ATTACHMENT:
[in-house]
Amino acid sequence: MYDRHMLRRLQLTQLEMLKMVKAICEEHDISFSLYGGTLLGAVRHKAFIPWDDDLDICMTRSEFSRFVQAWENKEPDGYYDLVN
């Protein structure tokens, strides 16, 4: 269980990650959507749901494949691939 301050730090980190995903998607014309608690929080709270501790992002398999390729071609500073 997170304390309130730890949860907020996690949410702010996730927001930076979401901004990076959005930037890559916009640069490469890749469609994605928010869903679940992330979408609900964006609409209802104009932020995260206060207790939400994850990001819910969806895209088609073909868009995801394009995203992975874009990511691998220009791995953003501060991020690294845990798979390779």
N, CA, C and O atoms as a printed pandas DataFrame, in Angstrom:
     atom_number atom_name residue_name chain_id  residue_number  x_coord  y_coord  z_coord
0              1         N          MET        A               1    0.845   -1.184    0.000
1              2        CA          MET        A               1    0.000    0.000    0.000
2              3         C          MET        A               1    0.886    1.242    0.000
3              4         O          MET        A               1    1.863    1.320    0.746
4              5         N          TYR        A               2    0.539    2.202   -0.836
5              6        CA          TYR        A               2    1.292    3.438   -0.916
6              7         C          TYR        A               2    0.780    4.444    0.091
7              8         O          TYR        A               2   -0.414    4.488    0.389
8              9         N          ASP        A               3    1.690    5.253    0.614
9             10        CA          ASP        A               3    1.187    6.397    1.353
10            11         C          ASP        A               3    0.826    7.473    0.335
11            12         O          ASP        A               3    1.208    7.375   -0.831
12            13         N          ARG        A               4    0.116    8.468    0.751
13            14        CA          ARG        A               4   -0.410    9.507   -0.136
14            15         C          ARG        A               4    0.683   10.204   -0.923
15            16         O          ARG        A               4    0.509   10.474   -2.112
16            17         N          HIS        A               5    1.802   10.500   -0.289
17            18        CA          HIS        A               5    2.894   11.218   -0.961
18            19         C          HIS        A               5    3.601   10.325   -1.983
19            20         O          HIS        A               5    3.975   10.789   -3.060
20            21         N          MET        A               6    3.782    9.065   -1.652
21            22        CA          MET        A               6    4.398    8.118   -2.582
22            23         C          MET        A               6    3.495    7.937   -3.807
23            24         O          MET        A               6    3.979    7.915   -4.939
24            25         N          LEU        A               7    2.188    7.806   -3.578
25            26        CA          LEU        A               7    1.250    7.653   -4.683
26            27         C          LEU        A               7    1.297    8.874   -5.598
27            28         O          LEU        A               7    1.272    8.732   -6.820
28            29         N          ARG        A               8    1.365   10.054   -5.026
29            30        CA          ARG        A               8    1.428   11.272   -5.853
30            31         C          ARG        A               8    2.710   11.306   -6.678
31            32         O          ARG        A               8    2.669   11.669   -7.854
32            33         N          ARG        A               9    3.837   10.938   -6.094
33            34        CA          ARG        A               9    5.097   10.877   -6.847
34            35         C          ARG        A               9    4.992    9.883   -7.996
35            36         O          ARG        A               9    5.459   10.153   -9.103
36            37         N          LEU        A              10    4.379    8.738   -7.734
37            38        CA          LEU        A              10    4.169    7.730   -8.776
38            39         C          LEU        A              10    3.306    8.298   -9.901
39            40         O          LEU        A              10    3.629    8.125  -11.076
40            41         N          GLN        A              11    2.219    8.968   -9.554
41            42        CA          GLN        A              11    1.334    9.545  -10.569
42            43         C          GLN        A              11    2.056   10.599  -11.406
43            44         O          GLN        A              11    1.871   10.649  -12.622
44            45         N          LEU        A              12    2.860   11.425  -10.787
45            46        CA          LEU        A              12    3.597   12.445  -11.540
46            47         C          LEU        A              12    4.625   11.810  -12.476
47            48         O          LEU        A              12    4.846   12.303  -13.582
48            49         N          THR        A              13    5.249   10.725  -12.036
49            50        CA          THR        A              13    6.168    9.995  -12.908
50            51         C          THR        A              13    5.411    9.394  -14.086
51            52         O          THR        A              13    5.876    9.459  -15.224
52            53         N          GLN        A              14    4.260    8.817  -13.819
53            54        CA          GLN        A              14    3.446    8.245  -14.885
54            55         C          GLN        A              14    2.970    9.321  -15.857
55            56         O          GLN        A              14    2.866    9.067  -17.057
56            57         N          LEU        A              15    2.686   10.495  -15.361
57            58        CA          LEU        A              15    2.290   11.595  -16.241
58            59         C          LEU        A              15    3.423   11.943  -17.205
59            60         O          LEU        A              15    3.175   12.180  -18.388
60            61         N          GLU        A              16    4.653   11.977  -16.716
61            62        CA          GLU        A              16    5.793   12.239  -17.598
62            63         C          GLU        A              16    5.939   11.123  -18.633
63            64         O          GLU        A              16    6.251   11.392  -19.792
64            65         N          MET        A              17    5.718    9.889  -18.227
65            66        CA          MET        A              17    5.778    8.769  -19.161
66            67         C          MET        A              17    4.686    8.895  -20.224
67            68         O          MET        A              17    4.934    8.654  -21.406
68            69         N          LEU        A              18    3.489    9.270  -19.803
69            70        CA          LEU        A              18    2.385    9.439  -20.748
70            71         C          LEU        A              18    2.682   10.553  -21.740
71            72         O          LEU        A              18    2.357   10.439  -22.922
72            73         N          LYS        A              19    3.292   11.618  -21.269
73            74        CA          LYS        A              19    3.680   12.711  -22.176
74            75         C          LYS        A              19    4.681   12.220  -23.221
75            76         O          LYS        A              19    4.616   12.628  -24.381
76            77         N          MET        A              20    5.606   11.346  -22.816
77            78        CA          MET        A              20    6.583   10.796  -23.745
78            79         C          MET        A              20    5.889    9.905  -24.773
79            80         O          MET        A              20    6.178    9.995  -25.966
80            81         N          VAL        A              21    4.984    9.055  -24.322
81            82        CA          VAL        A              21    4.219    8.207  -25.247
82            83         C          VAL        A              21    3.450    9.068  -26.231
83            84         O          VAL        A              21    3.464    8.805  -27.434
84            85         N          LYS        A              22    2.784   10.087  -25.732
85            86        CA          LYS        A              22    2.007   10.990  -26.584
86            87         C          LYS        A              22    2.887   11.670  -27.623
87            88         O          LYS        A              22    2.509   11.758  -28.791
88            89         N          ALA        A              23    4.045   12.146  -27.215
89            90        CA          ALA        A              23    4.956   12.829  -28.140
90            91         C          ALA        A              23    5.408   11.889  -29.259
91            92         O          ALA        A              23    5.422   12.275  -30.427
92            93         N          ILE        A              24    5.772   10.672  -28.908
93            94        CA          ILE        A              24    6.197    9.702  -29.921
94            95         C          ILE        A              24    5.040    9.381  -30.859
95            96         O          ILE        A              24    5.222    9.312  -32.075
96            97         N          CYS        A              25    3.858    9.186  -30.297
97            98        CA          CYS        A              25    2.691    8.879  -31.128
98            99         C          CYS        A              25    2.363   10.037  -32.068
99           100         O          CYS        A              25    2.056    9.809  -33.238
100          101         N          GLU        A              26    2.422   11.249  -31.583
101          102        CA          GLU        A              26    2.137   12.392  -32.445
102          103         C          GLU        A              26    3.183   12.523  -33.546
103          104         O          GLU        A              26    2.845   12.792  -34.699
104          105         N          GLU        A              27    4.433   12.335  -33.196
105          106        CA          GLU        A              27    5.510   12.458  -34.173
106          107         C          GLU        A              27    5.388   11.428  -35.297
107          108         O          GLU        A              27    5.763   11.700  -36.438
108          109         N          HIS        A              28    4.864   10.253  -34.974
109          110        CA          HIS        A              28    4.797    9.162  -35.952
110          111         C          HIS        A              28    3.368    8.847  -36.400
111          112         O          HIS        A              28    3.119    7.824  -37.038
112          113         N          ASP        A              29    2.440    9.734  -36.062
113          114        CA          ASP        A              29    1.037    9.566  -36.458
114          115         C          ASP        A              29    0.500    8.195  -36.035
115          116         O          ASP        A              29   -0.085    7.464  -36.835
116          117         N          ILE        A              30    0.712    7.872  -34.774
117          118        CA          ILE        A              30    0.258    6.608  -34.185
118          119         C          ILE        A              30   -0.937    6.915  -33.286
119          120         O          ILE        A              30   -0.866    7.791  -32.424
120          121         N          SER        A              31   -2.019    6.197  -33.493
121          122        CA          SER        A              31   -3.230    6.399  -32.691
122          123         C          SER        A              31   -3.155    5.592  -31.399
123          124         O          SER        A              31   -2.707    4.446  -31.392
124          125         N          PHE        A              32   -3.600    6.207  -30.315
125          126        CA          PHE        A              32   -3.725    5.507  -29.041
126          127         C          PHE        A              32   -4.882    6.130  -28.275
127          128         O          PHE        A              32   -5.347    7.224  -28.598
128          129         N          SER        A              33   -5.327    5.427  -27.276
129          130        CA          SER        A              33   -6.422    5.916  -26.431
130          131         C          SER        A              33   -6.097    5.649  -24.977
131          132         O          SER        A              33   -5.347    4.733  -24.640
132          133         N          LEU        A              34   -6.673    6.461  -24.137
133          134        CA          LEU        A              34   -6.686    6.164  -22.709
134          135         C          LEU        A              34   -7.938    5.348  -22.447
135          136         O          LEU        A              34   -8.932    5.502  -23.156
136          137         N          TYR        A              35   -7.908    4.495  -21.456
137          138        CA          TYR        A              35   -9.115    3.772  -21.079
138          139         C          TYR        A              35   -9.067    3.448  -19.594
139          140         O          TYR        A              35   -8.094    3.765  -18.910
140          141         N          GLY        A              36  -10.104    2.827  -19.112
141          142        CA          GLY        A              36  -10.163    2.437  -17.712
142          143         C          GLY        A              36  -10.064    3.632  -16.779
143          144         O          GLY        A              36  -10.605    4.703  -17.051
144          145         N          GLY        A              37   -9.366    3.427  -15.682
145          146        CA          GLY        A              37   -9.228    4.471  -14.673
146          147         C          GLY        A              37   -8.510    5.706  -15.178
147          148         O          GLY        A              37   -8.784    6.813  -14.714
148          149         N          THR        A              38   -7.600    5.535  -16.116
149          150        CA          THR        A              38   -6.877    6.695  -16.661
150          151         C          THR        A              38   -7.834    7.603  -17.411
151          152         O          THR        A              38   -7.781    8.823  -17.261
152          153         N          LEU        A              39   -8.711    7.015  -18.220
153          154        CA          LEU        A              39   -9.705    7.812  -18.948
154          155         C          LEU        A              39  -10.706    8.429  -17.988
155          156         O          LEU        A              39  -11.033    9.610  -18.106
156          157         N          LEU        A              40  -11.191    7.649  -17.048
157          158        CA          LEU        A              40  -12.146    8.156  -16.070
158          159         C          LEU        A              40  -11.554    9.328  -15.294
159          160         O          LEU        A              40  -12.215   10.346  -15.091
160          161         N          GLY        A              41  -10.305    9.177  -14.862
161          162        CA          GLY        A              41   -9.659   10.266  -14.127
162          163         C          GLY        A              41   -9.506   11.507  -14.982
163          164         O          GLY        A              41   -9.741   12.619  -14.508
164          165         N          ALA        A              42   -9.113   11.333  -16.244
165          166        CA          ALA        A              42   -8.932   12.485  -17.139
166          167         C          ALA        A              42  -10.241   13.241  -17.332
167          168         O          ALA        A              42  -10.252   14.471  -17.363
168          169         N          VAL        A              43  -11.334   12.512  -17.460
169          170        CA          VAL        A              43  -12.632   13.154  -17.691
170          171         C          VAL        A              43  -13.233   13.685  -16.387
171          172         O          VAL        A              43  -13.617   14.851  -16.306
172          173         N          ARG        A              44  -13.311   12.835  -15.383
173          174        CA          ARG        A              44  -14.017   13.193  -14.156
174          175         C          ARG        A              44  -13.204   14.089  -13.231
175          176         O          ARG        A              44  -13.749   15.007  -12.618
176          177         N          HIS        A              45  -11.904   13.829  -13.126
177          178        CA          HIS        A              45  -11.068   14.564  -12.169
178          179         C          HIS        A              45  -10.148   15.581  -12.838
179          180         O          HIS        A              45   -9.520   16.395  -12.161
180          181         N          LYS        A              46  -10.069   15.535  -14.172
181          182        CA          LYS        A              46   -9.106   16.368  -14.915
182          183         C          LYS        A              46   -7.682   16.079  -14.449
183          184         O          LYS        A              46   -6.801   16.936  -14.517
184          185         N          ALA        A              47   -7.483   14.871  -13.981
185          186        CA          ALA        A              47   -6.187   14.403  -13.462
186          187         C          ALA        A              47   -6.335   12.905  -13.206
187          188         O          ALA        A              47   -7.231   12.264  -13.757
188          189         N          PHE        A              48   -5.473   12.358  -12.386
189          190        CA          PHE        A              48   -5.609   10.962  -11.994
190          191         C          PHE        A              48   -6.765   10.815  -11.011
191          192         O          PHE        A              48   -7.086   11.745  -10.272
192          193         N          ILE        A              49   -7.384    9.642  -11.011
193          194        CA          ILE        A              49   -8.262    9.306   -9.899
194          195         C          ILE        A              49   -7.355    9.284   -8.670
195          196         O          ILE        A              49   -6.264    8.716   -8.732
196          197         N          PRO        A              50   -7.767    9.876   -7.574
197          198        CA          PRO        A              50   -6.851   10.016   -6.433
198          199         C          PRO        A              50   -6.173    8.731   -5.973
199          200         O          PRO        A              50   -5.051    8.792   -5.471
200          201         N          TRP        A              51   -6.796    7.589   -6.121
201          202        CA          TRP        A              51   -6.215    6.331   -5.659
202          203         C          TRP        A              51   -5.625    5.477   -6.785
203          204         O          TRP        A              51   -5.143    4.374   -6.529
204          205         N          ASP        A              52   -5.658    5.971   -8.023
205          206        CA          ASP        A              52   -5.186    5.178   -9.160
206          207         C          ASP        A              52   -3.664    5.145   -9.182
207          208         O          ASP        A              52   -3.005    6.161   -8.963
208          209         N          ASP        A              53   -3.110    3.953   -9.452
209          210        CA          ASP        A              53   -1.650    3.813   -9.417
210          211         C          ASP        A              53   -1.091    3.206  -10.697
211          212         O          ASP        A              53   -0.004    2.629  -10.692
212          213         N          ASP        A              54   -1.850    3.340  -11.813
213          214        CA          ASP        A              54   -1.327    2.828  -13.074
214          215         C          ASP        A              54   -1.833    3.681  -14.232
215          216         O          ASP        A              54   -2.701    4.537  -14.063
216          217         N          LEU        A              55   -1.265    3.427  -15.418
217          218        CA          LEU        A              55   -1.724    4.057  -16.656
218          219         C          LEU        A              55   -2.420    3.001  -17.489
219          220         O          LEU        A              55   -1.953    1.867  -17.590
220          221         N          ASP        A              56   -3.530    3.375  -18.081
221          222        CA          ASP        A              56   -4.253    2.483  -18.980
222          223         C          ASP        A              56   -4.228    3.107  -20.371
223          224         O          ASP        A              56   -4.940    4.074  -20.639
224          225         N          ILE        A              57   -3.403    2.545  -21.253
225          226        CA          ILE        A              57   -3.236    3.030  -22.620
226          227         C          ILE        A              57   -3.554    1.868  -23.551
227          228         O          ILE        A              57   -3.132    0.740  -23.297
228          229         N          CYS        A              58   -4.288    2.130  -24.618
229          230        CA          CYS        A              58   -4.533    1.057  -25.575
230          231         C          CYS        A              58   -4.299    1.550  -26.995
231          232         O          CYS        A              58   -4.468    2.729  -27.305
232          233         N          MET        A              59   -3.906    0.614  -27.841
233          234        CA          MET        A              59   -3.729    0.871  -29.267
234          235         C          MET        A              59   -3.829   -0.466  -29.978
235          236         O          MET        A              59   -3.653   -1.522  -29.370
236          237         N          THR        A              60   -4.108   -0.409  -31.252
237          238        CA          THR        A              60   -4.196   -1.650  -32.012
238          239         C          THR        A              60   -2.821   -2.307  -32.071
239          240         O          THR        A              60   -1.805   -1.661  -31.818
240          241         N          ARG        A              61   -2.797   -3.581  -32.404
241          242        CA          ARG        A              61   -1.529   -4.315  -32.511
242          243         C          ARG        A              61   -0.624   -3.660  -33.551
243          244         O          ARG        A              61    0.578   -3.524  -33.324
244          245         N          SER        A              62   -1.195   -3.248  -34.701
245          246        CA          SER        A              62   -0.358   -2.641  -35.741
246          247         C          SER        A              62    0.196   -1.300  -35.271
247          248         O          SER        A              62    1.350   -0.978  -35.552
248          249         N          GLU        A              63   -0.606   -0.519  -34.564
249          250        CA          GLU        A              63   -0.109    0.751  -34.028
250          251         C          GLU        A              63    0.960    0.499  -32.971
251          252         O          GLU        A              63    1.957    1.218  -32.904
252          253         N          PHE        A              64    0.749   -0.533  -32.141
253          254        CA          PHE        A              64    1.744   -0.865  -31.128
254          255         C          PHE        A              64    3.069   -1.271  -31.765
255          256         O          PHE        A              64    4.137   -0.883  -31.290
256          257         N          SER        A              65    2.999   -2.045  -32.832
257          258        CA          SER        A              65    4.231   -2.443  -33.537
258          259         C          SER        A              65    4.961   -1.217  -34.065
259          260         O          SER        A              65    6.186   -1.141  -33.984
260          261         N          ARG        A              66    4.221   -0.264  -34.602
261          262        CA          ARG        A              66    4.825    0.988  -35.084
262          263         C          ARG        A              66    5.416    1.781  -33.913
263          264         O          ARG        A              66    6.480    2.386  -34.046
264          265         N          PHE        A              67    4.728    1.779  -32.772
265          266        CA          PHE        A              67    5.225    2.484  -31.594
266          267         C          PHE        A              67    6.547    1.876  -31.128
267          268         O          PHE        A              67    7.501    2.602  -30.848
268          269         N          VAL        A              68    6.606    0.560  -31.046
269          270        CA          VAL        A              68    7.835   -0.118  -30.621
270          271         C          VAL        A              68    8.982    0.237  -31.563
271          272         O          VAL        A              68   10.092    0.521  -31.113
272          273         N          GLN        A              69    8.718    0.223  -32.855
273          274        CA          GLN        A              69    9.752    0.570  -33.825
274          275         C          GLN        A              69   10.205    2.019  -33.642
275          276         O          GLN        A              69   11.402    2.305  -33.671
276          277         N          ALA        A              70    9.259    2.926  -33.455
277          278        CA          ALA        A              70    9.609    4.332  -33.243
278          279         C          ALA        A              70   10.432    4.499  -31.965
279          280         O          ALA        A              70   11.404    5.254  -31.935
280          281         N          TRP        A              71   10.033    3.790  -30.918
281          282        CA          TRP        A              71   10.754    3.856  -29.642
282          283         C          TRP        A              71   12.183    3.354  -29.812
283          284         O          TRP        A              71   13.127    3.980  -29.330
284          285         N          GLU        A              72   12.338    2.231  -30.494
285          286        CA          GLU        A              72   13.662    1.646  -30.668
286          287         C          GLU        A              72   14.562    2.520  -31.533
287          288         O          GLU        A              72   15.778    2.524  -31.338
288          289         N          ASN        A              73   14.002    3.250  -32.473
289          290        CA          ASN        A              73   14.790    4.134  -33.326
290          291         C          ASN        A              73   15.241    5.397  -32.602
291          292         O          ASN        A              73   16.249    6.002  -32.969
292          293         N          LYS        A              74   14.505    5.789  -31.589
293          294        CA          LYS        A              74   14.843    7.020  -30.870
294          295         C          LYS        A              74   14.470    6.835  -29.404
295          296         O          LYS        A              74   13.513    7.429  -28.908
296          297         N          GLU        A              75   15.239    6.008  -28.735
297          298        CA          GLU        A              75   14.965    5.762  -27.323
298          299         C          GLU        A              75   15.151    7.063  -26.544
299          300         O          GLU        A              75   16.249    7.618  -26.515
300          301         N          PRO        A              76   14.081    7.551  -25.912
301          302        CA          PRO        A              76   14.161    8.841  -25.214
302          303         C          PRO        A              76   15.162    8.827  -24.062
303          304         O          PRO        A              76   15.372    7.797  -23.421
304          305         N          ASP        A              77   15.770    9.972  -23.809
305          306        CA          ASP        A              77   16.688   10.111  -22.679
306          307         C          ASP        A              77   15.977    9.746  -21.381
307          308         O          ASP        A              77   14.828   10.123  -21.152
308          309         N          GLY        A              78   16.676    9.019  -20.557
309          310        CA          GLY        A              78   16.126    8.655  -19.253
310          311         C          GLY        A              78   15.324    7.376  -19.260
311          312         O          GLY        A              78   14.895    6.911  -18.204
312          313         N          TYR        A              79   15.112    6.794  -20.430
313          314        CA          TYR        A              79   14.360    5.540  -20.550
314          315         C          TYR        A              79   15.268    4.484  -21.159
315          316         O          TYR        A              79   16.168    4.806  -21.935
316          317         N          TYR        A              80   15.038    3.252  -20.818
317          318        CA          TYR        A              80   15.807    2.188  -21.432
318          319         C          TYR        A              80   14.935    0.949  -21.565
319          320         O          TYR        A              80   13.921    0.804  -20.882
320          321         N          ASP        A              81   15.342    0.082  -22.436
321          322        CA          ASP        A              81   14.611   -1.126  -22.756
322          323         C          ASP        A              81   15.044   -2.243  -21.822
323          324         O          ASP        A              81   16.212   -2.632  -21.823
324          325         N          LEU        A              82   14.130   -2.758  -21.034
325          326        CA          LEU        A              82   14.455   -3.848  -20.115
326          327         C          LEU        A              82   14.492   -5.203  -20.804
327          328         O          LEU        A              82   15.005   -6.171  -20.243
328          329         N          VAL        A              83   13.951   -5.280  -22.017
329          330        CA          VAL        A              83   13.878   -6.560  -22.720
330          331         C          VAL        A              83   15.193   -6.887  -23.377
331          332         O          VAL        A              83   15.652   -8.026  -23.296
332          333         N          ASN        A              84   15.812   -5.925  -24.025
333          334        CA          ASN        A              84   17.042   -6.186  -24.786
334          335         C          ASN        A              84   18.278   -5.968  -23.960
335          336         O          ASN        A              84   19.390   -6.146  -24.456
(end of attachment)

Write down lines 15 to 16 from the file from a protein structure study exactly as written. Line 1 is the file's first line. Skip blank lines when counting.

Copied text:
9             10        CA          ASP        A               3    1.187    6.397    1.353
10            11         C          ASP        A               3    0.826    7.473    0.335